On December 16, 2012, a 23-year-old medical student got onto a bus in New Delhi, where a group of men brutally assaulted and gang-raped her. She was then thrown off the moving bus and left to die on the road.
The incident led to an unprecedented level of public outcry. Huge demonstrations and protests were staged across India. Massive debates on society’s attitudes toward women and their abuse happened. Sexual violence could no longer be kept hidden behind a veil; it had to be confronted.
The Justice Verma Committee—formed to propose amendments to improve the system—came up with far-reaching proposals in a very short span of time. Many of the proposals were implemented and, as a result, an overall improvement with regard to the safety of women has been observed. Several reports indicate that there is a greater willingness to report rape and molestation cases.
On Saturday, news broke that a vast cache of child abuse videos had been recovered from Husain Khanwala, a village near Kasur in Pakistan. According to some reports, 280 children, most of them less than 14 years of age, were sexually abused and filmed.
Initial reports suggest that the videos are from the year 2006 onwards. The gang which allegedly ran the ring extorted millions from the parents of the children abused by forcing the victims’ families to pay up or face shame through the videos.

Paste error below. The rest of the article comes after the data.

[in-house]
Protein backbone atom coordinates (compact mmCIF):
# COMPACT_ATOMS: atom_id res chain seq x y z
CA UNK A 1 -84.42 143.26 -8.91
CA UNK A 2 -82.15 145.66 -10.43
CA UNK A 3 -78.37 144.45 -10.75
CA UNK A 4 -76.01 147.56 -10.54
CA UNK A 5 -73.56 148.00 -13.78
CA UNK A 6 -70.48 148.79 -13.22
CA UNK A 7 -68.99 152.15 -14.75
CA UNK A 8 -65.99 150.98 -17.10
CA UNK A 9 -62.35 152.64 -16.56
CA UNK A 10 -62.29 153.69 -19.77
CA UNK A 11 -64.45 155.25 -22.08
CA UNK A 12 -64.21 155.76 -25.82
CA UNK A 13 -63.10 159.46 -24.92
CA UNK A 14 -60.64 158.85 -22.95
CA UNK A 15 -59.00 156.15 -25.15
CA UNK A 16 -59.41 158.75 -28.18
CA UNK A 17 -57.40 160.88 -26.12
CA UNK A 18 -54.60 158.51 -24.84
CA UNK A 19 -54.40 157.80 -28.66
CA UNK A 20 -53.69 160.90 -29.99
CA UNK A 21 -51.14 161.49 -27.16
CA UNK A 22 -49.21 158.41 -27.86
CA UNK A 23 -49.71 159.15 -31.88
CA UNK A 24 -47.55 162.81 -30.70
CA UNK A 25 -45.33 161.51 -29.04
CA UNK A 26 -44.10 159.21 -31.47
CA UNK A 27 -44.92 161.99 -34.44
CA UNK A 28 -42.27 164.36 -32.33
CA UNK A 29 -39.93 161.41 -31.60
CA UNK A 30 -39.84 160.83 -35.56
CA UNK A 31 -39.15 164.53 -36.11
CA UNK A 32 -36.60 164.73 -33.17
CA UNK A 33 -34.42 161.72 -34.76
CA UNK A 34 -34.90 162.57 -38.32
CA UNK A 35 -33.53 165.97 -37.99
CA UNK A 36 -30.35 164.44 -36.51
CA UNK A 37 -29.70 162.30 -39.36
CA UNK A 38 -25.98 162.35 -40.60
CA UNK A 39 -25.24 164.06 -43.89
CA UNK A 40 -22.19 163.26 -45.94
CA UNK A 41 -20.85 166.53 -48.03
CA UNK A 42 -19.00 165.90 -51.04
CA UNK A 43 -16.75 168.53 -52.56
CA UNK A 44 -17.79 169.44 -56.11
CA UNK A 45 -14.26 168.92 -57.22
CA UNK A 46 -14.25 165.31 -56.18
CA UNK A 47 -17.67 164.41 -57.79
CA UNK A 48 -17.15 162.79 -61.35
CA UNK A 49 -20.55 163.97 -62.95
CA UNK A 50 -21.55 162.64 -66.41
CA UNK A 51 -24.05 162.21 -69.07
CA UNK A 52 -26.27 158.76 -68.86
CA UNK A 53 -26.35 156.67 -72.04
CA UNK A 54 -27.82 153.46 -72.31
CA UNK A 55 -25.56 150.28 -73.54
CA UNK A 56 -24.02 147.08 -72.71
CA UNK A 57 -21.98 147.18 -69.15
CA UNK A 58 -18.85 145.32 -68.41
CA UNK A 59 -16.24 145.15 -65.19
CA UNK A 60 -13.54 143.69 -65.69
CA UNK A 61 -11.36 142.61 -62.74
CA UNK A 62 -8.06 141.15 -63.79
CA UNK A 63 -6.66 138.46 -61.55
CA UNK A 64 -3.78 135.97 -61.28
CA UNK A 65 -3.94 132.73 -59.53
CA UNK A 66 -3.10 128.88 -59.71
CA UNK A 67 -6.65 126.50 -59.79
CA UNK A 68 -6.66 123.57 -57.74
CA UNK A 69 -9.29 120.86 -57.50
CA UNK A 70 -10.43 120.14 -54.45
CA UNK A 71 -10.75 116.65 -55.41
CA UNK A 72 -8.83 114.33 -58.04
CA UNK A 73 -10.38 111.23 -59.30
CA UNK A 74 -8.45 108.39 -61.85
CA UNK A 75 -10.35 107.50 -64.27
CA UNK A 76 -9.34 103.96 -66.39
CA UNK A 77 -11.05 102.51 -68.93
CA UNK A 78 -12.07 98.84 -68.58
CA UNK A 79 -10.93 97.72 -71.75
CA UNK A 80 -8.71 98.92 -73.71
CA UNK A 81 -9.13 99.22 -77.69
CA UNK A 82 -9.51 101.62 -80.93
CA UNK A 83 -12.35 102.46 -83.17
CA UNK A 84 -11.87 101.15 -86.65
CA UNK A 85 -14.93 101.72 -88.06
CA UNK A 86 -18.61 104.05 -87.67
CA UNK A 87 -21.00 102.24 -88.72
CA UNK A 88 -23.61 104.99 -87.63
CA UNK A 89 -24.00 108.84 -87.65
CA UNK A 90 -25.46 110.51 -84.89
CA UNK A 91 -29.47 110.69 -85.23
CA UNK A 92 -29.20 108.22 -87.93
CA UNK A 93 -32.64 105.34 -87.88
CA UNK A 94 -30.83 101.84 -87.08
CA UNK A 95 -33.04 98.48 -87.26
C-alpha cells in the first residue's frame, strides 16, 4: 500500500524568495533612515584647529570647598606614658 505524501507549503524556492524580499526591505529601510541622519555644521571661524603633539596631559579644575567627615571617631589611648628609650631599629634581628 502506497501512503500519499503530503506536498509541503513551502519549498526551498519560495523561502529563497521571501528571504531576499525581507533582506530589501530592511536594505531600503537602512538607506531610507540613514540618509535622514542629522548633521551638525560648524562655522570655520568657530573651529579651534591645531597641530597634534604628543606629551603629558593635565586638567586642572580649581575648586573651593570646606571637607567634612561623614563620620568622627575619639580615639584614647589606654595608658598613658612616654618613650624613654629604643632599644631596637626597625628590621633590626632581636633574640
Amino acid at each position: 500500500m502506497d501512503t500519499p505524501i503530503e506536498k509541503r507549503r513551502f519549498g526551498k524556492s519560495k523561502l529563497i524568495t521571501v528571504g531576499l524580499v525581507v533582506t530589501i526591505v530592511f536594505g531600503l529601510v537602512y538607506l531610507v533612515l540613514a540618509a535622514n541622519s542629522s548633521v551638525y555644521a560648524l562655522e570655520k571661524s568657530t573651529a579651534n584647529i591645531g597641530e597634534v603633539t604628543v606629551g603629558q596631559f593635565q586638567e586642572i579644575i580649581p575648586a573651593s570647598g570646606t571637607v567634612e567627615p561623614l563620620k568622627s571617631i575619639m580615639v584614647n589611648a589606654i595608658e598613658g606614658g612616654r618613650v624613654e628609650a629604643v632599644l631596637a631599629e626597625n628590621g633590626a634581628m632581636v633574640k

The news is shocking and repulsive to the core. The scale and extent of the abuses are unparalleled. However, the abysmal response of the authorities is least surprising.
The usual outright denial has been followed by efforts to turn attention to some underlying ulterior motive for the accusations, and finally, now that the heat is getting to be too much, attempts to understate the scale of the abuses.
Even though the scale and extent of the abuses in Kasur are unparalleled, the nature is not. Child abuse is rampant in Pakistan, everyone secretly admits that it is a problem, but hardly ever openly. That needs to change.
The sheer absence of discourse on the issue begs a radical awakening from a slumber that has stolen too much innocence for far too long.
What the authorities are or are not doing is hardly relevant to the broader debate which should be taking place. The question is, will this ugly tale shake us out of our collective apathy, lethargy and denial?
A few heated talk shows and political parties engaging in point-scoring will hardly suffice. We need to rise; rise like India did, if we are ever to confront this disease which is afflicting our children.
Will we come out onto the streets like the people in New Delhi did, like the people in Bangalore did, like the people in Kolkata did? Can Islamabad, Lahore and Karachi not muster similar courage?
God knows we owe it to the abused and tortured sons and daughters of Pakistan, whose innocence is lost forever.
Only if we erupt together for justice can we destroy vices like these and the systems that support them.